When the five living presidents met last week to dedicate the Bush Presidential Library, President Bill Clinton gave us pause to think about how leaders need to think and act.

"A couple of times a year in his second term George (Bush) would call me just to talk politics," said Clinton.

Do you think they argued when they chatted about politics? Of course, we don't know, but given that they come from pretty different political philosophies, it's likely they verbally "crossed swords" on those calls a few times, but it's evident that they weren't disagreeable.

Certainly, George W. could have called his father, the other President Bush, to get the opinion of an ex-president. He could also have called on any number of his own advisers to get an expert opinion.

So why did Bush repeatedly call Clinton? I think Bush and Clinton found a way to disagree without being disagreeable, and President Bush recognized that hashing his thoughts and arguments out with President Clinton would actually sharpen his own ideas.

Bush respected Clinton enough to call, and Clinton respected Bush enough not only to take the call, but fondly remember it at the Bush Library dedication. I think that respect is born out of both presidents recognizing they had far more in common than their disagreements.

Both men deeply believed in the American democratic system, and want the best for their country. And both knew that their ideas and the country could be improved by airing it out.


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There's much to be learned from this little anecdote about dialogue, disagreement, and respect. The four key elements are character, common vision, communication, and caring -- The four C's, or the four stars of conflict resolution.

Our grand experiment of America can't last long in gridlock. We're going to have to get to a point where you can have an opinion, and I can have an opinion, and we can argue the merits of each viewpoint without being disrespectful.

It's long been my hope that we could mentor our young people in this skill of resolving conflicts through civil discourse, rather than civil discord. To disagree respectfully, to listen actively, and to understand both sides of issues we all face as a nation.

I've tried to do this with the annual Four Star Leadership Program. For the last five summers, we have brought 50 of the brightest high school student leaders from around the country to Oklahoma Christian University. The students get briefings from authors and athletes, politicians, military leaders and business leaders. Then they write editorial-style opinions, and argue their points in debate competitions. They're encouraged to have strong opinions, but coached to use The Four C's to respect opinions of others, because the solution to any problem might be in your opponents' answer, or some combination of ideas.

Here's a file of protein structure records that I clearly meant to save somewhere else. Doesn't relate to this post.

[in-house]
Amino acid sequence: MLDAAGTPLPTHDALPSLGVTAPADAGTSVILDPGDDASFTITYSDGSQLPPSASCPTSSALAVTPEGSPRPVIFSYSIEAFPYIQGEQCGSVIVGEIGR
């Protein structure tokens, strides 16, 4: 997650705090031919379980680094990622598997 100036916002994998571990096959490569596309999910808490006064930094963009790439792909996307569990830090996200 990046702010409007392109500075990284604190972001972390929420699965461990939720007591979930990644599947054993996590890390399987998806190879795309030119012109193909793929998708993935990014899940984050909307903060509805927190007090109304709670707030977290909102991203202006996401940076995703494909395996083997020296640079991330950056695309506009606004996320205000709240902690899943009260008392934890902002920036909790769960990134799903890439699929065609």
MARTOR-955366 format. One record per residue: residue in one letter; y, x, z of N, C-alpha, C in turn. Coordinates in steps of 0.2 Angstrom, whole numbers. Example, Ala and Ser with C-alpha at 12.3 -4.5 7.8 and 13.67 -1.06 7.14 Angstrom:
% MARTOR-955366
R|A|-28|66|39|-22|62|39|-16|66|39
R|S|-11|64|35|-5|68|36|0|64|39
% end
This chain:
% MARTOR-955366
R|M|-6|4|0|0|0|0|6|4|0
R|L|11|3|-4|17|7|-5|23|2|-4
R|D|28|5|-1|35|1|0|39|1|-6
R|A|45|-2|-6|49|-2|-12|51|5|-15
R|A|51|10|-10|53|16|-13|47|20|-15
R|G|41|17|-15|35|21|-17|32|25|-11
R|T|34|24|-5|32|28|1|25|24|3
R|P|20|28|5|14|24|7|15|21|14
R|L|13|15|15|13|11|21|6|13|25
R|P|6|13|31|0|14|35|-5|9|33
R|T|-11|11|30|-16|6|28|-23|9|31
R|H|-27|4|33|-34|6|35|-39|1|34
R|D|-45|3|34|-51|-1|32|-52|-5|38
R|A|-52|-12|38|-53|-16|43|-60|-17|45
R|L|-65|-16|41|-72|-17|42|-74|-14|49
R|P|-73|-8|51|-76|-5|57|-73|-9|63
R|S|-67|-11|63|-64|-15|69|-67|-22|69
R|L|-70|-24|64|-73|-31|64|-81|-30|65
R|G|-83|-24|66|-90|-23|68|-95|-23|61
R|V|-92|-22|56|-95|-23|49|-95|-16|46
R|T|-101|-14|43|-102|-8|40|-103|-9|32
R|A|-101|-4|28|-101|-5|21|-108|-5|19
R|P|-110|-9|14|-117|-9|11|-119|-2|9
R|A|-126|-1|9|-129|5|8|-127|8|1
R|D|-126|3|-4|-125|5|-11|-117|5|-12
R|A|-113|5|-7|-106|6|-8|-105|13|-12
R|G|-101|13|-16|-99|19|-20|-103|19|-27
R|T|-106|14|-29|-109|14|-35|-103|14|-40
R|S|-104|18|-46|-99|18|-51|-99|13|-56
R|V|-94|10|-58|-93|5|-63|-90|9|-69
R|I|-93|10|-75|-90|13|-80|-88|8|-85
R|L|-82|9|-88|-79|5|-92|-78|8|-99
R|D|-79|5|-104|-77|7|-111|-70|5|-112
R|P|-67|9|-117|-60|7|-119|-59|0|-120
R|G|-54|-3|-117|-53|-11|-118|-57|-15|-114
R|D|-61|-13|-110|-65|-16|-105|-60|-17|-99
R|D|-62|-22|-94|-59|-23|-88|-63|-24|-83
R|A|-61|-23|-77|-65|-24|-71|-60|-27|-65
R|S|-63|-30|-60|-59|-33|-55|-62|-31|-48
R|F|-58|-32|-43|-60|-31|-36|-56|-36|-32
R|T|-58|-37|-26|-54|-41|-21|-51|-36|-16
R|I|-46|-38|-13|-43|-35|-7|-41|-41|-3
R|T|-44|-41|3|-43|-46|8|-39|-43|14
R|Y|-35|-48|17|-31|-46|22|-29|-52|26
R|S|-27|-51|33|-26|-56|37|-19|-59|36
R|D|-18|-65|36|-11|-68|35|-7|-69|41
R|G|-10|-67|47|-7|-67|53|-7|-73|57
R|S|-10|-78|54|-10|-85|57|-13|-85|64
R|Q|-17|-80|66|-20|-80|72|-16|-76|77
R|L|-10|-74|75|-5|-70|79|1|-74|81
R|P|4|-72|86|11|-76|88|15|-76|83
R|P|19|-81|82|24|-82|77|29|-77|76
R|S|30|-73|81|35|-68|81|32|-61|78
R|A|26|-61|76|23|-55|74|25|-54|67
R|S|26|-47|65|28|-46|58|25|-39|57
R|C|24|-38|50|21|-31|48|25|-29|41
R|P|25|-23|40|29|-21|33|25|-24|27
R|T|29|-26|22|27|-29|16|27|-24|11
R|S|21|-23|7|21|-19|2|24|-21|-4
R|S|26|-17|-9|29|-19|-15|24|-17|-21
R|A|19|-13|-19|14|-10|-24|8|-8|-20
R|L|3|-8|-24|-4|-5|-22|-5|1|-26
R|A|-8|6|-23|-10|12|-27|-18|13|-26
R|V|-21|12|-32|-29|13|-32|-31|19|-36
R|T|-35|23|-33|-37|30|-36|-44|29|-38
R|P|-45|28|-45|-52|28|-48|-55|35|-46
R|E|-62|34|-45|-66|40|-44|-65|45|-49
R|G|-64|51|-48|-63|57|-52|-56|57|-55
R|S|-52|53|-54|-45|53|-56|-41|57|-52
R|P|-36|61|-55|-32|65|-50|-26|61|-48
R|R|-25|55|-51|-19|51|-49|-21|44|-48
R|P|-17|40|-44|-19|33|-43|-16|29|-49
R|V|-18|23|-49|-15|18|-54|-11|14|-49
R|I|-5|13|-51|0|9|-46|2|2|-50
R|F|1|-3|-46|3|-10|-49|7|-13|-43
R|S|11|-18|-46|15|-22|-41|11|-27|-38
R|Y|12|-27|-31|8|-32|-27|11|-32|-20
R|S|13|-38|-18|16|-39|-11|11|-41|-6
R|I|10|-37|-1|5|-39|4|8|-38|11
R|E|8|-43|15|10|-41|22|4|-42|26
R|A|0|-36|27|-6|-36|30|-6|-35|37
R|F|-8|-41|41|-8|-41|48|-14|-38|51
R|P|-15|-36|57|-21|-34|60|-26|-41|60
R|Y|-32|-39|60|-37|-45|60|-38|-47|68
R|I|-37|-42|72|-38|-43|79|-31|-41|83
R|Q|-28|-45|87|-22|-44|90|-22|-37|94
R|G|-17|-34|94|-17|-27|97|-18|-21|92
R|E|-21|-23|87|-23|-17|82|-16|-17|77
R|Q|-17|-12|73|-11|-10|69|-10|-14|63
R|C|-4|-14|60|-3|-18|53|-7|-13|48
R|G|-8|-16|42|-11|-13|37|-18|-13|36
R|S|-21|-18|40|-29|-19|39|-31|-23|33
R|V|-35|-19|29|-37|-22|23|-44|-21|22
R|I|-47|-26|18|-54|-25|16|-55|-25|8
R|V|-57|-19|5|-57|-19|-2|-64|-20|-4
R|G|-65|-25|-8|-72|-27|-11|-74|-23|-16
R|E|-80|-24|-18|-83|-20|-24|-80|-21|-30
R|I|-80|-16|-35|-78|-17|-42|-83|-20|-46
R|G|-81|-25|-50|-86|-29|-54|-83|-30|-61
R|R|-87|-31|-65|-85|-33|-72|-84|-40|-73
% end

The whole point is construction, rather than destruction.

Without dialogue there can never be a solution for a problem.

If you know of a high school student who has shown some signs of leadership in their young life, I encourage you to show them how to apply to Four Star Leadership today at http://fourstarleader.com.

But time grows short for this year's program: the deadline for application is May 15. But the initial application can be completed online at the website mentioned above.

The 50 selected students will receive an all-expenses paid experience of a lifetime. (This includes travel, room and board and program materials.) Participants will be eligible for thousands of dollars in scholarships.

If we succeed in our mission, tomorrow's America will have 50 of the finest leaders, who cannot only articulate their ideas, but use them to build a better America, rather than destroy their ideological opponents.

Gen. Tommy Franks is former commander in chief of U.S. Central Command, founder and mentor of the Four Star Leadership program and board member of the National Center for Policy Analysis.